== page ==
When you first met him—he seemed confident, charming, and challenging (in an intriguing way). Now, he just seems like a jerk!
Or, perhaps when you first met her—she seemed mysterious, delightfully unpredictable, and she kept you guessing in the most alluring way. Now, she seems like an alien.
Love/hate relationships seem funny, and even romantic … in the movies.
But in real life, they wreak havoc on your health and happiness.
Once you’re seriously involved with a chronically difficult person, you’ll second-guess yourself constantly and question your sanity whenever you try to solve everyday issues with your partner. It’s important to know that behavior is a result of their early life situations.
You see, it’s not that your partner WON’T play nice; he or she CAN’T.
And you can’t make them or fix them, either.
Yes, it’s frustrating. You bend. You’re considerate. You overextend, make excuses, give them space, support them, and give in. You don’t expect too much, but nothing changes. It’s infuriating, and the happy relationship you hoped for feels miserable and, sometimes, even hopeless.
Even this Mother Goose nursery rhyme captures the problem:
”There was a little girl, Who had a little curl, Right in the middle of her forehead. When she was good, She was very, very good, But when she was bad, she was horrid.”
Male or female, the issue is the same—you fall in love with a person when they’re being “very, very good” and question your judgment when they start acting horrid. And the longer you’re with them, the more “horrid” seems to show up, making you forget the good parts about them entirely.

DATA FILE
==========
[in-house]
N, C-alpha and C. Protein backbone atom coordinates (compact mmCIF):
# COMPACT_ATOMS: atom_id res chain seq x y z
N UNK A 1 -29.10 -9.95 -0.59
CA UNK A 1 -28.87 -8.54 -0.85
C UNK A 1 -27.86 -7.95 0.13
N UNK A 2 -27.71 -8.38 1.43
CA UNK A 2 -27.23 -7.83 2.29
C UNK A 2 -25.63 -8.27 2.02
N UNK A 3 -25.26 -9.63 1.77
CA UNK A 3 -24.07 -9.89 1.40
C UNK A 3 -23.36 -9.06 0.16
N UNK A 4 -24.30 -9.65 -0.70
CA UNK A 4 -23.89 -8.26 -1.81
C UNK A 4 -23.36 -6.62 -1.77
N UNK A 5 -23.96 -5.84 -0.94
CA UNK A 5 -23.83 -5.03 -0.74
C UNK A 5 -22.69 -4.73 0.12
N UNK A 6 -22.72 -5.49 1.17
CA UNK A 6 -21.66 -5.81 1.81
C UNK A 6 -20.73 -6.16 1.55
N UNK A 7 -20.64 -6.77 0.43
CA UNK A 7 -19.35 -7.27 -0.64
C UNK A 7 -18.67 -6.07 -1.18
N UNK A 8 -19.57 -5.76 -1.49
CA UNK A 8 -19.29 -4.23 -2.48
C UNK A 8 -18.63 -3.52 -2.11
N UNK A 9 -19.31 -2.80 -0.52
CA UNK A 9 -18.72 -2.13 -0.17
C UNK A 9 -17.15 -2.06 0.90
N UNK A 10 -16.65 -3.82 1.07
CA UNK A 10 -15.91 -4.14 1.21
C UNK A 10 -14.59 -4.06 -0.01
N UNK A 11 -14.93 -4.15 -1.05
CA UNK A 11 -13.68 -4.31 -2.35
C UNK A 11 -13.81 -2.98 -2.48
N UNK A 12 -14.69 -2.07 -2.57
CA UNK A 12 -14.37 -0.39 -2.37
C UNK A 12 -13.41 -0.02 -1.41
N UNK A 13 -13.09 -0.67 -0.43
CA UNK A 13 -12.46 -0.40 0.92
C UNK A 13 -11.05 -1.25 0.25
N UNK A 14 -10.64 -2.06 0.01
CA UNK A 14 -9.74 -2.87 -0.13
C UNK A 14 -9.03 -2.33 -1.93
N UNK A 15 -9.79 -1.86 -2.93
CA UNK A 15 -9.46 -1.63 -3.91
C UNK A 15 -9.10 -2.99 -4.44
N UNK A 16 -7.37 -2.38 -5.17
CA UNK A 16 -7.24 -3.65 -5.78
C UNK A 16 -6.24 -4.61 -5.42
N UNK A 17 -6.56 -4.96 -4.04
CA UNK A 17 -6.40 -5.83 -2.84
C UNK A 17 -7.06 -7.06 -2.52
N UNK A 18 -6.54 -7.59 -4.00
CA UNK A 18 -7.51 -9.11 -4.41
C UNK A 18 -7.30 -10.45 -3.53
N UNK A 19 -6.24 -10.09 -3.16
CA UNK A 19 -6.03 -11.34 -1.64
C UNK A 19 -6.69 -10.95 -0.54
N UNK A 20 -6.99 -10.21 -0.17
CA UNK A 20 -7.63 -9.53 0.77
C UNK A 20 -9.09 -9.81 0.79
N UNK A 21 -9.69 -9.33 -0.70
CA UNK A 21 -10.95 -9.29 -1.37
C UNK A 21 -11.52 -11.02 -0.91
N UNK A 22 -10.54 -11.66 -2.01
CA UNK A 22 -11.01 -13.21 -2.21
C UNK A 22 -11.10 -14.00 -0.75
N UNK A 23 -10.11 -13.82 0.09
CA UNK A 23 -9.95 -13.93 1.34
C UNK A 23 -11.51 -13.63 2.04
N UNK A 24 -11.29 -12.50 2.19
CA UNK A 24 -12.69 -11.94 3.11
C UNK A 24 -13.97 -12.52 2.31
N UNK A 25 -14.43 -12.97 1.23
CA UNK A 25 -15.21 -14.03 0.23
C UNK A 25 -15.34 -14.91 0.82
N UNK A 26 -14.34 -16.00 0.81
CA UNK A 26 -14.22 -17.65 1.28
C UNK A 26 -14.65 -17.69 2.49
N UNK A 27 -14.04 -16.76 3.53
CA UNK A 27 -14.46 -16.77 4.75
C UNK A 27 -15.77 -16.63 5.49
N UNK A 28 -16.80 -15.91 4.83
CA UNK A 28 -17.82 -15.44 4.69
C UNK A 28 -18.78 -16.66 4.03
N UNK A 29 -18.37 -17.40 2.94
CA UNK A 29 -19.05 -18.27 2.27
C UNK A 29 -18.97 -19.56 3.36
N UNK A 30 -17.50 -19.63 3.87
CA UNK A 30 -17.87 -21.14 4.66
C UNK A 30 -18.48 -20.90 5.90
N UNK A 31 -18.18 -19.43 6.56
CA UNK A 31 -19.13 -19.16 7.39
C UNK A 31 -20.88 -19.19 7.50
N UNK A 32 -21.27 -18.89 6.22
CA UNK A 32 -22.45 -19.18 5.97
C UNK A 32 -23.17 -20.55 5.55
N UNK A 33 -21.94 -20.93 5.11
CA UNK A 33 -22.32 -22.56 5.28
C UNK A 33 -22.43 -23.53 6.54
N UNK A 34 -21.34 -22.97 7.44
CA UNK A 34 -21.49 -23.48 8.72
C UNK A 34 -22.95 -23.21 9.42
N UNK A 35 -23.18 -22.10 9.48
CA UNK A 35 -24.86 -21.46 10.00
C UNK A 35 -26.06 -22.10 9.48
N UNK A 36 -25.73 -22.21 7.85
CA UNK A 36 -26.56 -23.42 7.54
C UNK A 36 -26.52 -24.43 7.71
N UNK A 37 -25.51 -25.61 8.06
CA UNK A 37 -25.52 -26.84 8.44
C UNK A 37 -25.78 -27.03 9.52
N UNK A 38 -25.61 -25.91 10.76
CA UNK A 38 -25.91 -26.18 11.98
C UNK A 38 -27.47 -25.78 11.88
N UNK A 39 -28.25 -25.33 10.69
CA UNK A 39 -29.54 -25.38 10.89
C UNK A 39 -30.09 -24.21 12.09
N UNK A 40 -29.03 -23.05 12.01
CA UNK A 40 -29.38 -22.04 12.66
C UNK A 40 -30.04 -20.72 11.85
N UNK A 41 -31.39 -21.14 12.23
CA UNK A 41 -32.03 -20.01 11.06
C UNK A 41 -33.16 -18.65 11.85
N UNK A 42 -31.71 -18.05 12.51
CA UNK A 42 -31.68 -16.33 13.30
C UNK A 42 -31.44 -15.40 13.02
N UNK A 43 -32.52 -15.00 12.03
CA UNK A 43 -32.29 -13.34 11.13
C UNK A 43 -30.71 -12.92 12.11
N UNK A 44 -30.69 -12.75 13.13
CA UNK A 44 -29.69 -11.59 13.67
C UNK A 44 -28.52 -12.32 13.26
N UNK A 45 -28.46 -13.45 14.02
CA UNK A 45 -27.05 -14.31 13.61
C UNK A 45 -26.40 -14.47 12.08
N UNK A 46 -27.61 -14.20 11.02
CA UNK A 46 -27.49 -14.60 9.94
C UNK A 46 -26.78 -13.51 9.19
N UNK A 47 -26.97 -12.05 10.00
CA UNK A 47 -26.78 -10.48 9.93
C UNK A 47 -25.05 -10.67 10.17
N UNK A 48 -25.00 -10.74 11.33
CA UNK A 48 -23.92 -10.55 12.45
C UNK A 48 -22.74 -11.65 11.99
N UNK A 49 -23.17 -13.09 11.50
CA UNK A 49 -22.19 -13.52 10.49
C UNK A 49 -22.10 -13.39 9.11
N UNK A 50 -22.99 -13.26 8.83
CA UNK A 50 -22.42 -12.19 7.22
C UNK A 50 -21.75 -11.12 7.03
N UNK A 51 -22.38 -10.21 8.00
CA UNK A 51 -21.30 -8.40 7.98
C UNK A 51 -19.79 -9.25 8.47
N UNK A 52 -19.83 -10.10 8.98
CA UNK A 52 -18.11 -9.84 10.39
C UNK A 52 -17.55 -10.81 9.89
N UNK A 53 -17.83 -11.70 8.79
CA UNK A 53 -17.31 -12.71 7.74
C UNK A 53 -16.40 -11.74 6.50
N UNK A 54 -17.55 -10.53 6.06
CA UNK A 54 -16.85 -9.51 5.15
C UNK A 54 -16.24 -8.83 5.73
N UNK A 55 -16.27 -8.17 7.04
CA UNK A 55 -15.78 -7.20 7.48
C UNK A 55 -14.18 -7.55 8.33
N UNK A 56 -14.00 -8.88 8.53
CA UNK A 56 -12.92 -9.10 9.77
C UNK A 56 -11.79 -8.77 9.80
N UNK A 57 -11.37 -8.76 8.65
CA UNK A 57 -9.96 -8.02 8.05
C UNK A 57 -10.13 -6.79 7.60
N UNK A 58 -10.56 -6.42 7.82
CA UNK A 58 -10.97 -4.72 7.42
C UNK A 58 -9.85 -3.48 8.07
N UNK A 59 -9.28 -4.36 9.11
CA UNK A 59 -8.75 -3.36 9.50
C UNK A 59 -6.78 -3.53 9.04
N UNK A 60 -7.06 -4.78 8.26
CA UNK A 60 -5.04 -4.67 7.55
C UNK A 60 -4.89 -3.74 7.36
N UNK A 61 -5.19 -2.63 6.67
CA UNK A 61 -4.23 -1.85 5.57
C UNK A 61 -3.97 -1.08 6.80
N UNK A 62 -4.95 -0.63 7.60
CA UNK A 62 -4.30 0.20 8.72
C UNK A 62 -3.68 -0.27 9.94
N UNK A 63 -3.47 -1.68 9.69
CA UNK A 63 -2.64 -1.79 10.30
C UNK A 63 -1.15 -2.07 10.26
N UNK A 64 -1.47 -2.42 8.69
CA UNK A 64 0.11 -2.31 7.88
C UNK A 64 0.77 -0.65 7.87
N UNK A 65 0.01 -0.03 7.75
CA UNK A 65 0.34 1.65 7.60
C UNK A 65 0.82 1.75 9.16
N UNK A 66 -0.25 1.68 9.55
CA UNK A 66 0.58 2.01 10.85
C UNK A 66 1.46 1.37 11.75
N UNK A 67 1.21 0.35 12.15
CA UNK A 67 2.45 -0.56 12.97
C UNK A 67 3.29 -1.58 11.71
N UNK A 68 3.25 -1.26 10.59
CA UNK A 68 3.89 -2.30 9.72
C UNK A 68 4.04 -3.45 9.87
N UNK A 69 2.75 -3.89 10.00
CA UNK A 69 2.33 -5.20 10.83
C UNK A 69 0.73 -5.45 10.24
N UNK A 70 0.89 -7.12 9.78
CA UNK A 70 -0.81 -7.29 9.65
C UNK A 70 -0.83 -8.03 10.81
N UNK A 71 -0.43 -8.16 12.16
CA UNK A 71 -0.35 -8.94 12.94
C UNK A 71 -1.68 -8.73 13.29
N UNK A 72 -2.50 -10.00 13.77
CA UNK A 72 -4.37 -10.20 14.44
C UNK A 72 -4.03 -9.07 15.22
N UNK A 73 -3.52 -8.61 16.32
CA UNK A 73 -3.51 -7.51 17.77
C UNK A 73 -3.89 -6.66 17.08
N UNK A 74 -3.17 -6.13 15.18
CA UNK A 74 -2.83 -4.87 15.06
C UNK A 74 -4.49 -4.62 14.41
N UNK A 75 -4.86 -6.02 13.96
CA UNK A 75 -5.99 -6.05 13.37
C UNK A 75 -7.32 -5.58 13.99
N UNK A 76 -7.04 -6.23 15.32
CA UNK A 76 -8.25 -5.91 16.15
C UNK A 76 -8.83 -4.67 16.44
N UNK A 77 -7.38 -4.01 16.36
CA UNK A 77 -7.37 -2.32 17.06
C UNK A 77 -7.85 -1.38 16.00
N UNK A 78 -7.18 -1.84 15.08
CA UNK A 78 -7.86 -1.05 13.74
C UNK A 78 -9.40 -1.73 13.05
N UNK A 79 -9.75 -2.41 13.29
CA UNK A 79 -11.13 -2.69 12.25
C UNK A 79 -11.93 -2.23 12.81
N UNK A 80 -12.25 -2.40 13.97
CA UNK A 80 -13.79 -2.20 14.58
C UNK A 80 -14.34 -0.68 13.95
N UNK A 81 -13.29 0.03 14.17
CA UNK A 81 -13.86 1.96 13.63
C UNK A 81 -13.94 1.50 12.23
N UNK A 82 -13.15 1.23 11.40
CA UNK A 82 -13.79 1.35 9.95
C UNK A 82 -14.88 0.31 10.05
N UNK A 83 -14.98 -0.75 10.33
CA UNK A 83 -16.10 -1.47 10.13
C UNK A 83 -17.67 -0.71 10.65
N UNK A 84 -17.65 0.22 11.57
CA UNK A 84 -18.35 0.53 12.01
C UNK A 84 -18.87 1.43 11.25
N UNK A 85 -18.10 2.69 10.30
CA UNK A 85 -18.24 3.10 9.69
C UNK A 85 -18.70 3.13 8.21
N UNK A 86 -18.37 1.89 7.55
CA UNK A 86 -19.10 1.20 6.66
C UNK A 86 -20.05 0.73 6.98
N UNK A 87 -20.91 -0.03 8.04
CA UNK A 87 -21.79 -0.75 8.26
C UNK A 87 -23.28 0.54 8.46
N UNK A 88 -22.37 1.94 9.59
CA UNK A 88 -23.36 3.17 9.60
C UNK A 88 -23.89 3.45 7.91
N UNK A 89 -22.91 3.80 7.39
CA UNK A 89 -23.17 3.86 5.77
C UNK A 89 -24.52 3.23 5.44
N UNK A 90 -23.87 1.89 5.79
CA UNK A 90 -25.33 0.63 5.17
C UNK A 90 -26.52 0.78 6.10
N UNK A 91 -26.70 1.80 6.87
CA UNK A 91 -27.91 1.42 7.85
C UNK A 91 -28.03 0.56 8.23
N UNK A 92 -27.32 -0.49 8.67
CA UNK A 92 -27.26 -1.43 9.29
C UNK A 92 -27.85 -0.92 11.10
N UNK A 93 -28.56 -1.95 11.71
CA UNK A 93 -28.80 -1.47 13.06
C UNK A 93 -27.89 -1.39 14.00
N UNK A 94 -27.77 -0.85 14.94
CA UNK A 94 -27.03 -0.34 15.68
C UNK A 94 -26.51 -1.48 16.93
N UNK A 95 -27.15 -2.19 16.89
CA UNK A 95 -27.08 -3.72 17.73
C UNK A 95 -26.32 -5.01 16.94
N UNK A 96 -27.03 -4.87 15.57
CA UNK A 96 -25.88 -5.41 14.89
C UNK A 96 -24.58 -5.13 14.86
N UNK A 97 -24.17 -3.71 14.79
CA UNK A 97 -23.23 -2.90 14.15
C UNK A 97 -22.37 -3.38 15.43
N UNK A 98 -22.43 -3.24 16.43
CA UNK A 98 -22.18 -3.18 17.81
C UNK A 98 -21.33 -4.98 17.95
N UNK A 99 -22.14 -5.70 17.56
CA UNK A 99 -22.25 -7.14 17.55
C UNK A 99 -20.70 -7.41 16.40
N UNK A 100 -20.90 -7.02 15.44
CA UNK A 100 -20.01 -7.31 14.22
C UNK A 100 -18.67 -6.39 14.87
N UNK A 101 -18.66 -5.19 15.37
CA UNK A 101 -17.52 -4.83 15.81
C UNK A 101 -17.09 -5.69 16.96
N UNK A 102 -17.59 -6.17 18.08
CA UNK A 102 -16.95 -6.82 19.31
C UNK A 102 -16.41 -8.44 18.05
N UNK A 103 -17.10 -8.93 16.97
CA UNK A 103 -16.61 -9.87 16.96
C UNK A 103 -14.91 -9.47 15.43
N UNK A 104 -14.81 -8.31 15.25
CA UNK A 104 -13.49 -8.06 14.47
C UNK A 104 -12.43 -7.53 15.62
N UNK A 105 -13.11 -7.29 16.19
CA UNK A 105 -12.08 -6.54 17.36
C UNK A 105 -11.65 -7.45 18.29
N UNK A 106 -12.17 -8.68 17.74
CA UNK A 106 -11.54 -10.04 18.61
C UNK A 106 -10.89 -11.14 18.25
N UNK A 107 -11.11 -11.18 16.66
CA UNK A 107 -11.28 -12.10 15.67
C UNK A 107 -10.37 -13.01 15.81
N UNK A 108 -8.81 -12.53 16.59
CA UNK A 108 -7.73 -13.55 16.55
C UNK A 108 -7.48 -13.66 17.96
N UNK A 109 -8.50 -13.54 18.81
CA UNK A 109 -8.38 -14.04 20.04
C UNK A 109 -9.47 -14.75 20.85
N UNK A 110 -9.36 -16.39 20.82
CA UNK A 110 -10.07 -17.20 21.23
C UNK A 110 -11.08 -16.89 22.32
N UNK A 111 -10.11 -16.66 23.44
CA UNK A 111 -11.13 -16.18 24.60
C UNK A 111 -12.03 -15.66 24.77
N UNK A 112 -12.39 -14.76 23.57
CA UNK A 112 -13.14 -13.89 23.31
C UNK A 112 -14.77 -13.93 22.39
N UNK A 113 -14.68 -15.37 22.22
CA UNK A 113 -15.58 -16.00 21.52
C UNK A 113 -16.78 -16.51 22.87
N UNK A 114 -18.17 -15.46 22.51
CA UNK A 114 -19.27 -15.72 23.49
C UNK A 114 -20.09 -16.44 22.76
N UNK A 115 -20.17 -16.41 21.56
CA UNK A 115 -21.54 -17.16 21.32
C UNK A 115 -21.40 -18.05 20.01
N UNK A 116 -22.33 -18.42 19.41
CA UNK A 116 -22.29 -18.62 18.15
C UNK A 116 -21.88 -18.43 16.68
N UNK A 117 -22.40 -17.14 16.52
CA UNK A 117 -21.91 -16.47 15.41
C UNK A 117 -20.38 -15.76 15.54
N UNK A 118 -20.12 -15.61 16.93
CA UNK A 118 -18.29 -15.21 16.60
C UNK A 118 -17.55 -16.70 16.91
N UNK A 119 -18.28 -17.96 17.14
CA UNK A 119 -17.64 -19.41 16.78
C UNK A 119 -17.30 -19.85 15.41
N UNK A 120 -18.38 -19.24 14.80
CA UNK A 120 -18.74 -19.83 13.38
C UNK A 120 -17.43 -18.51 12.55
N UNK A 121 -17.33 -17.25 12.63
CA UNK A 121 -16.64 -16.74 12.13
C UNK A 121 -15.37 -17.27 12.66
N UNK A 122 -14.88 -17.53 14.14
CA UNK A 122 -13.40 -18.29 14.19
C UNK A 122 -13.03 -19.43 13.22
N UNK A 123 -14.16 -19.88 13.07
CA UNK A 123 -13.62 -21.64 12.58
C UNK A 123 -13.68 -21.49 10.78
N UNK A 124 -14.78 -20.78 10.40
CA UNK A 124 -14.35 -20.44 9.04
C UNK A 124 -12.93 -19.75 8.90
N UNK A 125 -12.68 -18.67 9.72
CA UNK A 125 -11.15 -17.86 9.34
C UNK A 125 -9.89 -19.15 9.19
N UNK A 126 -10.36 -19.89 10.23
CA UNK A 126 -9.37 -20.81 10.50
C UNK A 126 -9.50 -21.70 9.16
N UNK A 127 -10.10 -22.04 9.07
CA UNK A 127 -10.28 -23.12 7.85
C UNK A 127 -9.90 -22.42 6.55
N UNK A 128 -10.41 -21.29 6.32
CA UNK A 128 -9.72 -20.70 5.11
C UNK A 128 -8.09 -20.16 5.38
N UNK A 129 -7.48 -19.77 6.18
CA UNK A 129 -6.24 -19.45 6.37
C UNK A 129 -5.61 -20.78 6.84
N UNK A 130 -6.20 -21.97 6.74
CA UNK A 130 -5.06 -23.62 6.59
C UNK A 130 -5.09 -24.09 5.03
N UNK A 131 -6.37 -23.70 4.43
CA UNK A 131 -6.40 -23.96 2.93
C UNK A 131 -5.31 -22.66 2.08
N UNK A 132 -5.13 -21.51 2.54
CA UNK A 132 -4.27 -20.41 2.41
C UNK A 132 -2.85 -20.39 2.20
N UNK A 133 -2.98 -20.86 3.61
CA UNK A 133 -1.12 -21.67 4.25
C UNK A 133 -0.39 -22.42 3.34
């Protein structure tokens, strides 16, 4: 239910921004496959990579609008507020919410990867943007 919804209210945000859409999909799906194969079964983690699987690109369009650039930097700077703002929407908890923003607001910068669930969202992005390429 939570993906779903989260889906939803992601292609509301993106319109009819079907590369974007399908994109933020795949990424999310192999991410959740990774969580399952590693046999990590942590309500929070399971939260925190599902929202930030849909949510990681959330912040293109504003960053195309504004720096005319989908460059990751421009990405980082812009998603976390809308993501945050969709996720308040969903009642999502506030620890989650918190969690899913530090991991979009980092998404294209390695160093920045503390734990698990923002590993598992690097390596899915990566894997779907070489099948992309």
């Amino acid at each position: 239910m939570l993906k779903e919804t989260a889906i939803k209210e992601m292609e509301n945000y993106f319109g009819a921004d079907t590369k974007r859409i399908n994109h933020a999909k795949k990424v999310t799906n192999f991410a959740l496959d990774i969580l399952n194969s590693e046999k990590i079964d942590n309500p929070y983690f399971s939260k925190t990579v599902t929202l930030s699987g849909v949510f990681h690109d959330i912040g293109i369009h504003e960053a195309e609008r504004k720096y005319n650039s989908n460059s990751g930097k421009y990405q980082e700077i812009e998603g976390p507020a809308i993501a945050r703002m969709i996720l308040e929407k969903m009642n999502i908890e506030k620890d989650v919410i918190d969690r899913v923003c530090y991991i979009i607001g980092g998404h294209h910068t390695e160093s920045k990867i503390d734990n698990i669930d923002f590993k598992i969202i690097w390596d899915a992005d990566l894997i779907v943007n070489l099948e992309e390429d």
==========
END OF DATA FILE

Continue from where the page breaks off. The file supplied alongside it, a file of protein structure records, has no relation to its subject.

Knotting yourself up like a pretzel to conform to the twisted expectations of your partner is crazy-making.
You might have been so well-raised that you think, “If only I was more patient, more nurturing, more kind and understanding, then this crazy-making would stop.” You look to yourself as the first source of the problem. It’s always a good start, but in this case it’s time to stop that.
You need to look squarely at these eight traits and see how many your partner has. Then, you’ll know why you may need more information and stronger skills to manage your relationship in healthy ways.
8 traits of chronically difficult people:
1. They make you question if you can trust them.
You tell yourself that you’re safe with them, but all too often you find there are cracks in the foundation, and misplace your trust. They go so far that you feel like a bad person for not trusting them, even though you know you cannot.
2. Communication with them is vague.
Nothing ever seems permanently pinned down. Everything is in flux. Decisions you think you made together get changed, negated, or twisted. That leaves you twisting in the wind.
3. They have no real interest in stopping the conflicts.
In fact, they seem bound and determined to keep them going … and you’re right—these people thrive on conflict and want to keep things in a state of constant chaos.
4. They won’t let you get close to them emotionally.
As soon as you get too close (by their definition), they do something to break the connection. Yet, strangely, they tell you that you are the one who is emotionally distant. People with these traits fear closeness, all the while claiming that they don’t get enough of it. Crazy-making!